Can Hypnotherapy Really Help You to Stop Smoking?

Can Hypnotherapy Really Help You to Stop Smoking_

Quitting smoking is one of the best things you can do for your health. Being a smoker can make you more likely to be affected by ill health and can even cut your life expectancy. Not to mention that it’s a habit that takes its toll on your wallet!

There are lots of good reasons to quit but unfortunately it can be extremely difficult and many people find that willpower isn’t enough. This isn’t surprising given that smoking is an addiction and like most addictions, it’s not easy to break its hold on you.

If you have already tried giving up smoking and haven’t been successful, you may be wondering if hypnotherapy can be the answer.

How Hypnotherapy Works

During hypnosis, you’re in a trance but contrary to popular opinion, you’re not asleep or unconscious. Think of it as a very relaxed state of mind and it doesn’t seem half as scary.

You’re still very aware of your surroundings and most importantly, you’re also still in control of yourself. A lot of people are worried that they can be made to do things they don’t want during hypnotherapy but this is definitely a myth.

It’s true that you’re usually much more receptive to taking on board suggestions made by your hypnotherapist when you’re in this relaxed mode but these are used as a way to treat the issues(s) that you’ve come to hypnotherapy for, rather than as any form of control or manipulation.

Can It Help to Quit Smoking?

A lot of people have used hypnotherapy to successfully stop smoking for good – sometimes in combination with Nicotine Replacement Therapy (NRT) and medication.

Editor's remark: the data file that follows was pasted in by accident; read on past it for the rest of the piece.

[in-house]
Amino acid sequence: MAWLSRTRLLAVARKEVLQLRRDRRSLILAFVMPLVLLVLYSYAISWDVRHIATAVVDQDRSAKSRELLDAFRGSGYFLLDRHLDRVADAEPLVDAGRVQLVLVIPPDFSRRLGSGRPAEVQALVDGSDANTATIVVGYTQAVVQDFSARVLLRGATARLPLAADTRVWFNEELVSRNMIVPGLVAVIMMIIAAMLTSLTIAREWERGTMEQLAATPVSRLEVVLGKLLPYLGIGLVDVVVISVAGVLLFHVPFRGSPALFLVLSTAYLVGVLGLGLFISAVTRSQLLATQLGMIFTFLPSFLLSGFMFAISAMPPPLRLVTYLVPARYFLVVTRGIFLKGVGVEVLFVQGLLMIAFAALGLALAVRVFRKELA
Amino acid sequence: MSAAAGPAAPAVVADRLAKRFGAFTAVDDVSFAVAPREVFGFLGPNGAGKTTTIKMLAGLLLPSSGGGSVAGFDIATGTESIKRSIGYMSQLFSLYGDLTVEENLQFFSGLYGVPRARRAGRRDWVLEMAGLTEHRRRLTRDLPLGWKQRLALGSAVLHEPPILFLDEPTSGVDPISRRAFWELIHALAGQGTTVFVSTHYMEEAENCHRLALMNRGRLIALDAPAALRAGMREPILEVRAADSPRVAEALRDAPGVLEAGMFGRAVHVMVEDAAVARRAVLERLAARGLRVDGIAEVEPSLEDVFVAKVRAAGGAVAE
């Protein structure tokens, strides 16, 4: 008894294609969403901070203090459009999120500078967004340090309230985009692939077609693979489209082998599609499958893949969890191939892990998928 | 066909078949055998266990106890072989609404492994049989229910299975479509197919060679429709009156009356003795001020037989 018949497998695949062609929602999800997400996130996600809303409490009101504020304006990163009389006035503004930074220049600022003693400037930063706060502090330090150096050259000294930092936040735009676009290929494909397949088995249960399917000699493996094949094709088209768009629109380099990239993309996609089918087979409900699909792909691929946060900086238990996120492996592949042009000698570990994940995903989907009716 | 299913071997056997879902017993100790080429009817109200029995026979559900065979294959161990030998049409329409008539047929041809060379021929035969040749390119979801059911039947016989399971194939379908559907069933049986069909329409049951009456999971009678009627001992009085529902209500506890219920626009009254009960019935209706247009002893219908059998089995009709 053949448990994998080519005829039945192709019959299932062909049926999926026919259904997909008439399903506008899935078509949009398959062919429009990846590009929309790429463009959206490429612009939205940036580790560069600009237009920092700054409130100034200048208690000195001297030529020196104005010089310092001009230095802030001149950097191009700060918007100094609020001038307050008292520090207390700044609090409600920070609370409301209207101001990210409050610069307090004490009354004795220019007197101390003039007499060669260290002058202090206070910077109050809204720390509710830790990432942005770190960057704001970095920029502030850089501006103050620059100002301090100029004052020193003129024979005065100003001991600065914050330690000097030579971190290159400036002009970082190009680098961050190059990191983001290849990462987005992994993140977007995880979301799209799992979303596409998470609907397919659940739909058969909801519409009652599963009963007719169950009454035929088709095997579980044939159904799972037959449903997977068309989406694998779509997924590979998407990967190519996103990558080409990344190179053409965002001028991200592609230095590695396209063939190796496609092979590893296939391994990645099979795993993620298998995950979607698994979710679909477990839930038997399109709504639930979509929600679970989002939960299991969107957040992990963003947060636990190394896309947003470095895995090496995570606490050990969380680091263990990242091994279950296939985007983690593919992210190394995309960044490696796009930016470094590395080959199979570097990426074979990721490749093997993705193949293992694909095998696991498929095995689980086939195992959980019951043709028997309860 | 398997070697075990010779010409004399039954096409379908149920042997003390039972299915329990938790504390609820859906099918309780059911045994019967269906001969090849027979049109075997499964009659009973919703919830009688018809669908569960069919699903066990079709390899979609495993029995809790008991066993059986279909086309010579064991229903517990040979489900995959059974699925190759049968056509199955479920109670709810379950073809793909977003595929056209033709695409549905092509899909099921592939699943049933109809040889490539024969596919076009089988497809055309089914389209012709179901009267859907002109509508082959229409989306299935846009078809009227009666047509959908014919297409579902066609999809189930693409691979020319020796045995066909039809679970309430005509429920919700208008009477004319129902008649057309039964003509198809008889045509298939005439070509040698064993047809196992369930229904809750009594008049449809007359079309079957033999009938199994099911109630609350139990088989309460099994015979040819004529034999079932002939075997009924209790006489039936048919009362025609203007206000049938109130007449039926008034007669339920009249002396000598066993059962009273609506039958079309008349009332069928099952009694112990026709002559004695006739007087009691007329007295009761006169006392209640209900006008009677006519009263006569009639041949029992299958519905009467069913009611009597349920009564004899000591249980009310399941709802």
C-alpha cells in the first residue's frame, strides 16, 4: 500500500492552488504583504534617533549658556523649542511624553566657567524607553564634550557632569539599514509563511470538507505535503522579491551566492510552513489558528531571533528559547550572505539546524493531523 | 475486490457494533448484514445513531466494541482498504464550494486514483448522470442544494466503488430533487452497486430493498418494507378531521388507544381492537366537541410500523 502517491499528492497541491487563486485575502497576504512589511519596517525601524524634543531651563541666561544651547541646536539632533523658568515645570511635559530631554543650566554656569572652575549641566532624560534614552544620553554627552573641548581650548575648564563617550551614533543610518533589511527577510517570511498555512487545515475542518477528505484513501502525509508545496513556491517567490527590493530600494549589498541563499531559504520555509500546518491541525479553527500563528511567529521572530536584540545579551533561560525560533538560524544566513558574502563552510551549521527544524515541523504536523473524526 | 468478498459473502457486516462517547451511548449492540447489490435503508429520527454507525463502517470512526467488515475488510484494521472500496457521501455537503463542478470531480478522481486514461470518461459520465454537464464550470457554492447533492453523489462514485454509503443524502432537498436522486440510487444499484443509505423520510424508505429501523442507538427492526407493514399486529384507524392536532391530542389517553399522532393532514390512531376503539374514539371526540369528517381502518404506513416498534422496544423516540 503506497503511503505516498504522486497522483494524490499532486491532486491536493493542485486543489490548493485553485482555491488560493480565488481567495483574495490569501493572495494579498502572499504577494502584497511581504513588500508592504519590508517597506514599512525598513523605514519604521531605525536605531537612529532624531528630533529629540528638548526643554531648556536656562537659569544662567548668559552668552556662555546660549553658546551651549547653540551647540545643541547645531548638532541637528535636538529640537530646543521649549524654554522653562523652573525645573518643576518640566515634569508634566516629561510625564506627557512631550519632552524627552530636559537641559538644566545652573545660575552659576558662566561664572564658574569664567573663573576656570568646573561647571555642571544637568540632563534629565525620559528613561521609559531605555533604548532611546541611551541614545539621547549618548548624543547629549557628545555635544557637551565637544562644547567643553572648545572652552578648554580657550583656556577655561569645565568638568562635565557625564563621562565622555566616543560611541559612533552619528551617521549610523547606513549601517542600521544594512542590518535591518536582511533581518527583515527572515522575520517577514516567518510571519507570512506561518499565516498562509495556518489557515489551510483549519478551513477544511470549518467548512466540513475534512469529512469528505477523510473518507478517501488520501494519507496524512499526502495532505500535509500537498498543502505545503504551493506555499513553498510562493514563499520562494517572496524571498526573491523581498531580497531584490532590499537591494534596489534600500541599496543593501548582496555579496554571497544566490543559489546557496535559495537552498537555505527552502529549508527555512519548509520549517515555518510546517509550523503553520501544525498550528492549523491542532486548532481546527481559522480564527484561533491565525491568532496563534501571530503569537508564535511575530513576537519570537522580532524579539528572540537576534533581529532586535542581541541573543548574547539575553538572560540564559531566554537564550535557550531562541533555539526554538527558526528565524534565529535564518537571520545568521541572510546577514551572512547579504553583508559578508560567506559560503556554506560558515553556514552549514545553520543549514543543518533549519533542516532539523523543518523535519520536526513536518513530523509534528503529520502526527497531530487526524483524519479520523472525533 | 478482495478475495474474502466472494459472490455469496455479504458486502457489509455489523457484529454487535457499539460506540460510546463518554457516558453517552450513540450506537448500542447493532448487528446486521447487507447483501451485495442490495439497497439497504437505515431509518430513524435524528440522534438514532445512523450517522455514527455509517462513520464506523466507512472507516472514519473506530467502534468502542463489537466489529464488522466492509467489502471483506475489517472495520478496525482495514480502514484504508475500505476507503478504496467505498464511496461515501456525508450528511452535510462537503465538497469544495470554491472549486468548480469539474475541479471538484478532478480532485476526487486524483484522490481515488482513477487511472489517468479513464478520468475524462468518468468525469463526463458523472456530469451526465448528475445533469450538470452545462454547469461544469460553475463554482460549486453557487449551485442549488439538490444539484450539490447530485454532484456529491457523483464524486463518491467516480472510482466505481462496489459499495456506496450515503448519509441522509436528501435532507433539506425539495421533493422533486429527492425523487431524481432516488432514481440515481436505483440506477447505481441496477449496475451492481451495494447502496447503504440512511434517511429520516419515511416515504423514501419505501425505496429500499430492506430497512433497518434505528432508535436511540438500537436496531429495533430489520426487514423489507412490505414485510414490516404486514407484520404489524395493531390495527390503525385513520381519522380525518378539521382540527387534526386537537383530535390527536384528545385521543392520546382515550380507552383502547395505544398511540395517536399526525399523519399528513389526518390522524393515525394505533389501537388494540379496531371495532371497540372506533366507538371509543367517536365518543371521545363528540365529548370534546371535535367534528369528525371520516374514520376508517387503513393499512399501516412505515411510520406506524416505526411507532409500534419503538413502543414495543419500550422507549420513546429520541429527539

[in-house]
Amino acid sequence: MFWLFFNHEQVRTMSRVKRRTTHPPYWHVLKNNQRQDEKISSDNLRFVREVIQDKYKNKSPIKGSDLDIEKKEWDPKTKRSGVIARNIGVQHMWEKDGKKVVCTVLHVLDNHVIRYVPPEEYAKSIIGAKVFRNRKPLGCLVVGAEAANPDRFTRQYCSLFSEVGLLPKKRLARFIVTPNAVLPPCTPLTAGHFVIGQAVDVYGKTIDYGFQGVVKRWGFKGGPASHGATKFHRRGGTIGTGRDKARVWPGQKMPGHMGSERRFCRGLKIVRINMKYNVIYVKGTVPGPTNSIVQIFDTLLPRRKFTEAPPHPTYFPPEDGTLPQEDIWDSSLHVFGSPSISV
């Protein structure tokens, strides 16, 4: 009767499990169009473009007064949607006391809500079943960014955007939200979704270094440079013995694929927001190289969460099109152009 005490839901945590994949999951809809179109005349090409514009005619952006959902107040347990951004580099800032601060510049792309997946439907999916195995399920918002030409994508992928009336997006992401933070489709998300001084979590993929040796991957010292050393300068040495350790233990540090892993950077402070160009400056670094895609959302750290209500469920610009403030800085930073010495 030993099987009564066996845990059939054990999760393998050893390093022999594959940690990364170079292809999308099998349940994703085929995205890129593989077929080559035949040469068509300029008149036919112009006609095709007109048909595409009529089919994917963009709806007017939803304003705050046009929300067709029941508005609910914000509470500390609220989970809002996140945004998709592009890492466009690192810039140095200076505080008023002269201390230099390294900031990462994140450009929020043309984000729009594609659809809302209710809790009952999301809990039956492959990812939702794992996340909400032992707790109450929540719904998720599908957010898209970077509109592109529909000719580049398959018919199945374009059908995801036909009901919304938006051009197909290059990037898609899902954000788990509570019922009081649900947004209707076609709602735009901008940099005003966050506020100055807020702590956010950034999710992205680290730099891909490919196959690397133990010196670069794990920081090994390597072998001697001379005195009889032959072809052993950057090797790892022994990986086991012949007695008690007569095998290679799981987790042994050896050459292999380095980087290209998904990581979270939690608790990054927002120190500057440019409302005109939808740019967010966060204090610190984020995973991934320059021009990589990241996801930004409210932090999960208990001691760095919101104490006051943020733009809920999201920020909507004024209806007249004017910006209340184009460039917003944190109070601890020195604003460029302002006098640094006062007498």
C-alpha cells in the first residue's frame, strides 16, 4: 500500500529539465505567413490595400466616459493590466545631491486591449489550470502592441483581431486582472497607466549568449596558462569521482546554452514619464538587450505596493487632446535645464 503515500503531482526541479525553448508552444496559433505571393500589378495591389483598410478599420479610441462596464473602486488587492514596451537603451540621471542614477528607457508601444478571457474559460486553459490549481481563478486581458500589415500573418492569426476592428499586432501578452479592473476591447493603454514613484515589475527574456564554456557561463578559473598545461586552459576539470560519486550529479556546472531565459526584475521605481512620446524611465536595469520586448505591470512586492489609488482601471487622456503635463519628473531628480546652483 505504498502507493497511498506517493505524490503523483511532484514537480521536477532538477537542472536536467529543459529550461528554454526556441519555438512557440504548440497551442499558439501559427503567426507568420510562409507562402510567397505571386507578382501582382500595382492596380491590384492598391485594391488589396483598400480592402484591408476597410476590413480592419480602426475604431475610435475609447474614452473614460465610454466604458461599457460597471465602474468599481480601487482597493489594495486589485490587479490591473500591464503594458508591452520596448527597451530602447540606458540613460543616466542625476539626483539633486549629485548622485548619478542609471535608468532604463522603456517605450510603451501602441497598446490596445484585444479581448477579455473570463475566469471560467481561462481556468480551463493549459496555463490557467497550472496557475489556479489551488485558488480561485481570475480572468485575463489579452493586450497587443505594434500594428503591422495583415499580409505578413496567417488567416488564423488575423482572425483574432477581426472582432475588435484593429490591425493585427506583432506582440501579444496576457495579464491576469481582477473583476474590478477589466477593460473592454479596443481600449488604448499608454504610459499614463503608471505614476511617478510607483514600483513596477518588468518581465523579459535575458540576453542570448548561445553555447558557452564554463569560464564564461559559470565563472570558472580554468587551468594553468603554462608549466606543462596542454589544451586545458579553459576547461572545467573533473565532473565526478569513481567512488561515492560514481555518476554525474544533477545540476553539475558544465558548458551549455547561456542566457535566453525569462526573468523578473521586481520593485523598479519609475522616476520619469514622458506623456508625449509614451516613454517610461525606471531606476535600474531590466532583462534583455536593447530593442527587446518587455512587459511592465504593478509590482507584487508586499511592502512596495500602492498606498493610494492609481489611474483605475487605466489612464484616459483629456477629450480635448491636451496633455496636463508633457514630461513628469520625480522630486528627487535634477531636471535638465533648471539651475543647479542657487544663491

Hypnotherapy can help you to quit smoking in a couple of ways:

The suggestions that are offered to you by your hypnotherapist generally include forming a negative association with smoking as a way of breaking the hold that the habit has over you. For example, it could plant the seed that cigarette smoke smells like something you find really unpleasant and unappealing.

This approach can be very helpful for quitting smoking as it’s often difficult to change how you think about something when it requires a conscious effort to alter your perceptions, whereas hypnotherapy taps into your unconscious mind and makes this far easier.

Another option is to use a combination of Cognitive Behavioural Therapy (CBT) and hypnotherapy for techniques that are specifically designed to help you to stop smoking.

In both cases, the focus is on breaking down the negative beliefs and behaviours that are fuelling your desire to smoke so that you can find it easier to quit for good. These thought patterns and behaviours are usually the reason why you can’t successfully give up smoking.

The key thing is that you are truly committed to quitting. For example, if you’ve promised to stop smoking for someone else rather than wanting to do it for yourself, there is a good chance that hypnotherapy won’t be successful for you. If you’re desperate to quit though, you’re much more likely to take suggestions on board and break the habit for good.